Patricia Smiley is the Los Angeles Times bestselling author of the Tucker Sinclair Mysteries, four mystery novels featuring an amateur sleuth, Tucker Sinclair.

Smiley’s most recent Pacific Homicide Series is a trilogy that features LAPD homicide detective Davie Richards. This series, published 2016-2018, is based on her fifteen years as a volunteer and a Specialist Reserve Officer for the Los Angeles Police Department. chose the third in this series, The Second Goodbye, as one of the top ten crime novels of 2018.

Patty’s short fiction has appeared in Ellery Queen Mystery Magazine and Two of the Deadliest, an anthology edited by Elizabeth George.

She has taught writing at various conferences in the U.S. and Canada and also served as Vice President for the Southern California chapter of Mystery Writers of America and as president of Sisters in Crime/Los Angeles.

For more about Patricia and her books, please visit

Thriller writer David Putnam
David Putnam

David Putnam

Best-selling author David Putnam comes from a family of law enforcement and always wanted to be a cop. During his career, he did it all: worked in narcotics, served on FBI-sponsored violent crimes teams, and was cross-sworn as a US Marshall, pursuing murder suspects and bank robbers in Arizona, Nevada, and California. Putnam did two tours on the San Bernardino County Sheriff’s SWAT team. He also has experience in criminal intelligence and internal affairs and has supervised corrections, patrol, and a detective bureau.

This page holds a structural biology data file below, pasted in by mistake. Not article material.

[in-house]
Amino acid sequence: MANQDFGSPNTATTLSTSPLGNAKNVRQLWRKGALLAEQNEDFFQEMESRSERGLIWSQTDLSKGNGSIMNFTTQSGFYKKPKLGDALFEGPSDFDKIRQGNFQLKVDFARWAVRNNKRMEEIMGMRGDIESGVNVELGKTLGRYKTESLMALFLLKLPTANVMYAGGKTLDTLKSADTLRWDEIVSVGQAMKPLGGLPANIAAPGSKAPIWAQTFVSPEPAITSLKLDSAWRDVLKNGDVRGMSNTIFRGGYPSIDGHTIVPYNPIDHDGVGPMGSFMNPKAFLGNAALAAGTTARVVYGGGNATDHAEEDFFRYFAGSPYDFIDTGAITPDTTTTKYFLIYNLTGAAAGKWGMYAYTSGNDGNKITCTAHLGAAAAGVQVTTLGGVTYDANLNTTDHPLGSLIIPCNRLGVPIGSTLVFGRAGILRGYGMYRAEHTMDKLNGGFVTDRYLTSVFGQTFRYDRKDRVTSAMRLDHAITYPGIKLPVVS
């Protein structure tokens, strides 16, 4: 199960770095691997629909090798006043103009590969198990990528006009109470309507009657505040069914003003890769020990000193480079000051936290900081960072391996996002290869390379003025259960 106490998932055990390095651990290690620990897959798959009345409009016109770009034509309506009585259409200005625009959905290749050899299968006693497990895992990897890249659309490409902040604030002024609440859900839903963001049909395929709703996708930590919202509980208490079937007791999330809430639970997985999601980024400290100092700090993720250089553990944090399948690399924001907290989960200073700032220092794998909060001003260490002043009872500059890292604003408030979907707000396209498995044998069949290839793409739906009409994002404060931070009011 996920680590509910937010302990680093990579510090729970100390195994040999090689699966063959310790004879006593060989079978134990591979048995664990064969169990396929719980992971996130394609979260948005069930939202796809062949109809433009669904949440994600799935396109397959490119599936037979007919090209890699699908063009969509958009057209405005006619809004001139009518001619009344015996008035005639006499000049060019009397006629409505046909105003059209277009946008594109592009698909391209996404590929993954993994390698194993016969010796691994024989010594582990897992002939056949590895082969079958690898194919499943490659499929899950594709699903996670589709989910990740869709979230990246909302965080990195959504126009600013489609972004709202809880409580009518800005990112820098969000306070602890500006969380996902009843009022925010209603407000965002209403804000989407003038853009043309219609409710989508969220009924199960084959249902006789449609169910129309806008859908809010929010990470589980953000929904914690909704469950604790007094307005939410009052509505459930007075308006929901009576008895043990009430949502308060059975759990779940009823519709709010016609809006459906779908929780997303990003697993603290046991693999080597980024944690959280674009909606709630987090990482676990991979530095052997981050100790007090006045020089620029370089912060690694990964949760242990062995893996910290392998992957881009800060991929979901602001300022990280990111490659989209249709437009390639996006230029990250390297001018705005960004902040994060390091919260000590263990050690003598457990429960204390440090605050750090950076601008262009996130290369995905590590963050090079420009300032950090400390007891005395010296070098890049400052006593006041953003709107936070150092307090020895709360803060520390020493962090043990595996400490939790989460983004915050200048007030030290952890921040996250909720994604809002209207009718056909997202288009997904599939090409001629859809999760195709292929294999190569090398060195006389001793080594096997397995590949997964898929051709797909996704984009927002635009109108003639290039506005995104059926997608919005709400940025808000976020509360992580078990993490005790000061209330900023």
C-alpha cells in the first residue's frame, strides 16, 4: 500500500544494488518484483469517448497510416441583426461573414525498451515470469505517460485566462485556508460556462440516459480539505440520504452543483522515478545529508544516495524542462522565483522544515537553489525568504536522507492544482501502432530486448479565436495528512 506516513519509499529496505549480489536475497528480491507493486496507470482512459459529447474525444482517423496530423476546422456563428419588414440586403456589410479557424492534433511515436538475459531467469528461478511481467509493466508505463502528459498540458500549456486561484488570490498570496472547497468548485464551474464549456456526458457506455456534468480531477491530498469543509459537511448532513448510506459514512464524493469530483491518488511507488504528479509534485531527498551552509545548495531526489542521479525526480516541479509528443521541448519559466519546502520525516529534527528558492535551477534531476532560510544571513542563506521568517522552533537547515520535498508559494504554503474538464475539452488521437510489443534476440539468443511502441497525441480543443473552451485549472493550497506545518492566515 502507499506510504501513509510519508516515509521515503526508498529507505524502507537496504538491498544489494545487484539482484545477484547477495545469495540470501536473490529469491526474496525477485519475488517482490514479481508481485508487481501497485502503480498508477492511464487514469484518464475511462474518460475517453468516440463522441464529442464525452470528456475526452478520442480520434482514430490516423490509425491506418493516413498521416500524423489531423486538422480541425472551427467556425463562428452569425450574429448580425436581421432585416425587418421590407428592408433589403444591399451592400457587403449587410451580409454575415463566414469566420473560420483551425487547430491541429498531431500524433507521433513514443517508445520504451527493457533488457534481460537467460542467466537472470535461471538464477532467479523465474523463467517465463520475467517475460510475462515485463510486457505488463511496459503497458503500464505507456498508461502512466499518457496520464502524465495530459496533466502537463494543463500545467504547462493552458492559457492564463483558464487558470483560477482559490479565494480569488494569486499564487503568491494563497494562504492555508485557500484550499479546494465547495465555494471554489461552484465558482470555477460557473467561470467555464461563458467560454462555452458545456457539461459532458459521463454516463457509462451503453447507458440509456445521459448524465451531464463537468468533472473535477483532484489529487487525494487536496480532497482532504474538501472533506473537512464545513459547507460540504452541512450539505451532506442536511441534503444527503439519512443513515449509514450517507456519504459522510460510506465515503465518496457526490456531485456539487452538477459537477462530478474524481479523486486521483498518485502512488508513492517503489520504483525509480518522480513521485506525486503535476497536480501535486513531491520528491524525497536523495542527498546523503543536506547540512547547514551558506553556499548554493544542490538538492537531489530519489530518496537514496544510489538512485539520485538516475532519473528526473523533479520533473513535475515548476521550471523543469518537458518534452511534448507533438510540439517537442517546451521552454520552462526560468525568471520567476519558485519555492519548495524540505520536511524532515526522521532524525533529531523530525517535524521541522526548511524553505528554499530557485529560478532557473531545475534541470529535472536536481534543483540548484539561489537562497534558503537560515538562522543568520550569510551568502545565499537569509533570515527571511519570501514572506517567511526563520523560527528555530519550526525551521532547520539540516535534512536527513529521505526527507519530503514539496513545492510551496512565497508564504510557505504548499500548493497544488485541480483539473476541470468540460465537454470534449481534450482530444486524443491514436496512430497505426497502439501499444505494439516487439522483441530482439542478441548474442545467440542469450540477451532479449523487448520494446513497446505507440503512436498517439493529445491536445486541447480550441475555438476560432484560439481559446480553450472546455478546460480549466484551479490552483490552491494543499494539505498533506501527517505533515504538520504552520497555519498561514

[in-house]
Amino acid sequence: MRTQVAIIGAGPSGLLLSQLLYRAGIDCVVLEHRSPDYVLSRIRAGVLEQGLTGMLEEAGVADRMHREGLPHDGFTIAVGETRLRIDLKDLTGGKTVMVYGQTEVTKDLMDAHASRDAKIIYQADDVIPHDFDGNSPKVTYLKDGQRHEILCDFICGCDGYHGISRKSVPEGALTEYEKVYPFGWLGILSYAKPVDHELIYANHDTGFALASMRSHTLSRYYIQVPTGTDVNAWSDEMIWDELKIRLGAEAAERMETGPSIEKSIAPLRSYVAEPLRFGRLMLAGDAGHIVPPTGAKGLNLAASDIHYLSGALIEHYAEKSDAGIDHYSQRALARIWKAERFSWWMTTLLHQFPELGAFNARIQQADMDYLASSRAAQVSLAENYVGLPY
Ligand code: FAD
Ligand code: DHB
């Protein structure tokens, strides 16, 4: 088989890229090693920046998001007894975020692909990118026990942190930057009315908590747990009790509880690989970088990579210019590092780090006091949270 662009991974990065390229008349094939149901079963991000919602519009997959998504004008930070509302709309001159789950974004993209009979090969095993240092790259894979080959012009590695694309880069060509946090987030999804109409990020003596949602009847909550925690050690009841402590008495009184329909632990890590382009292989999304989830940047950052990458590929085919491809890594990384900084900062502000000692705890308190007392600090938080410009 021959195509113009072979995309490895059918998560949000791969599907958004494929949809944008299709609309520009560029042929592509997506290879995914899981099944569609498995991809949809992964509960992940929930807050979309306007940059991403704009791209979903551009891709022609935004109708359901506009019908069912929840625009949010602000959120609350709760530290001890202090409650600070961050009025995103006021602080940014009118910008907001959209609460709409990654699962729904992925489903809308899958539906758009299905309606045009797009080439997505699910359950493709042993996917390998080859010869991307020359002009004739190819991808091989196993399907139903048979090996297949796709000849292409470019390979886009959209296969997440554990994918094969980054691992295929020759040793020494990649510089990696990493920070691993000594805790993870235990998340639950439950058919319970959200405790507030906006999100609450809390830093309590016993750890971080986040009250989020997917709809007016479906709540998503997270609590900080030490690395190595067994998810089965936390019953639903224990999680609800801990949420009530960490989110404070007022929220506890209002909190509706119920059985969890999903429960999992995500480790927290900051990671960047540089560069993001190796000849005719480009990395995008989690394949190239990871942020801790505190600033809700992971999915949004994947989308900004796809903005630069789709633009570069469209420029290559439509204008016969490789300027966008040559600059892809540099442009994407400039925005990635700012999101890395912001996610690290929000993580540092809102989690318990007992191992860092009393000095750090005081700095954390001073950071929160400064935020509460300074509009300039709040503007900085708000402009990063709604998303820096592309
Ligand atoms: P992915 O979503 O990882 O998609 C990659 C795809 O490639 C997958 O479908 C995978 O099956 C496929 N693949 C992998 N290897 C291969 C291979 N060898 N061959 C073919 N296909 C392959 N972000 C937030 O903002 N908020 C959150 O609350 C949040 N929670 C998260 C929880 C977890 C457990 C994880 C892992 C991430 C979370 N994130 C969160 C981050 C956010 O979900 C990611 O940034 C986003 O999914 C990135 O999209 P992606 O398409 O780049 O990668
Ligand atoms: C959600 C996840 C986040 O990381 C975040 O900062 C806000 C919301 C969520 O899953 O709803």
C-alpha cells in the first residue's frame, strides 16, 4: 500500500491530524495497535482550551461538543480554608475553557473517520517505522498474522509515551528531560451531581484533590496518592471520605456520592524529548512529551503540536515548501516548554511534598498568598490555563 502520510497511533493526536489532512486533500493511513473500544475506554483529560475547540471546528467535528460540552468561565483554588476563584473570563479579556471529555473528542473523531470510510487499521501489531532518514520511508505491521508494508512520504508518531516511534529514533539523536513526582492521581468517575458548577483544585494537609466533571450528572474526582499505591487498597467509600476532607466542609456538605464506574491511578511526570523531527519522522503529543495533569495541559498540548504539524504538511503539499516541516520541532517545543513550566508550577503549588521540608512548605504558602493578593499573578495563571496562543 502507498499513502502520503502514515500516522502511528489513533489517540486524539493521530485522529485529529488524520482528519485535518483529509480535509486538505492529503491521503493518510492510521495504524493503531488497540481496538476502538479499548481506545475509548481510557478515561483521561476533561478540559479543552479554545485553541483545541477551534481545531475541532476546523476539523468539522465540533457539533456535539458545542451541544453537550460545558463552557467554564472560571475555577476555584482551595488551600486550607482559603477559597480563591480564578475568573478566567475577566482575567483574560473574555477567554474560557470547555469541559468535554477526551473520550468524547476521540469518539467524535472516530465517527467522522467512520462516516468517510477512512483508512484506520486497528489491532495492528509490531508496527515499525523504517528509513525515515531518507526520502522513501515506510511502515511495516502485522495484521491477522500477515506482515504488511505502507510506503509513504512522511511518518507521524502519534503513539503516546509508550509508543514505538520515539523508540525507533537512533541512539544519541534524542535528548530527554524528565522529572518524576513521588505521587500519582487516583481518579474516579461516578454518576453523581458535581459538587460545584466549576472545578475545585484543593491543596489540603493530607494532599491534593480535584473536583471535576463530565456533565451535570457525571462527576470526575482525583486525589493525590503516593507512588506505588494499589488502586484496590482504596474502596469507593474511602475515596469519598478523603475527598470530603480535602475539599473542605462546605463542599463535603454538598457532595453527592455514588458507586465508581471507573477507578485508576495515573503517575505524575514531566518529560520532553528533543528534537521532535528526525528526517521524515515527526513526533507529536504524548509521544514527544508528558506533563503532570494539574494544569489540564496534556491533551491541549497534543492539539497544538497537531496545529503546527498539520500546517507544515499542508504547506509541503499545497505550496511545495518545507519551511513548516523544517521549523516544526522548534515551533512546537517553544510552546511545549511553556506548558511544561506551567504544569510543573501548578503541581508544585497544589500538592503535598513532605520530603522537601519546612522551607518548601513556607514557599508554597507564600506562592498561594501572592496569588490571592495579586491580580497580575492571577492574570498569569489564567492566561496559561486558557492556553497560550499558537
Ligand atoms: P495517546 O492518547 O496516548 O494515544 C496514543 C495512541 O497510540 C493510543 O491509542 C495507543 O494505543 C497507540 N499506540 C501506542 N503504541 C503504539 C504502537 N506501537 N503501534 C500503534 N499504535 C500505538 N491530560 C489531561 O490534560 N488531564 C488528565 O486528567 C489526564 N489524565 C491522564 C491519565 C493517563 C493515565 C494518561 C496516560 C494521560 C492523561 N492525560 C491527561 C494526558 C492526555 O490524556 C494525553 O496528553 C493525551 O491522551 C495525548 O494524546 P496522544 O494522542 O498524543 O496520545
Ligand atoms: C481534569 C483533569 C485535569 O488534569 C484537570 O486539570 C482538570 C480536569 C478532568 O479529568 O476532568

In Hawaii, Putnam was a member of the real-life Hawaii Five-O, serving as Special Agent for the Attorney General investigating smuggling and white-collar crimes.

The Reckless, just published, is the sixth in his Bruno Johnson thriller/romantic thriller series, second of the “young” Bruno prequels.

Putnam lives in LA with his wife, Mary.

You can learn more about him and his series at or

April Smith

Mystery writer, April Smith
April Smith

April Smith’s most recent books are the historical novels, Home Sweet Home and A Star For Mrs. Blake.

She is also the author of the bestselling FBI Special Agent Ana Grey mysteries, North Of Montana, Judas Horse, Good Morning, KIller, and White Shotgun, as well as a standalone thriller, Be The One, about the only woman baseball scout in the major leagues.

April is also a successful TV writer/producer. She is proud to have produced Cagney And Lacey, the TV-movie adaptation of her own Ana Grey novel, Good Morning, Killer as well as adaptations of Stephen King and Nora Roberts. Her work in television has brought three Emmy Award nominations.

She lives in Santa Monica with her husband of thirty-eight years and two rescue dogs. They also have two grown children.

Please visit April at or on Facebook at AprilSmithBooks. She also invites you to sign up for her email newsletter after our Panel.

Author Telly Davidson, IWOSC Programming Chair
Telly Davidson

Moderator: Telly Davidson

Telly Davidson, a well-received author in his own genre, TV and film culture and content, is IWOSC’s Director Of Programs and a frequent Moderator of IWOSC Panels.

Buy a recording of this event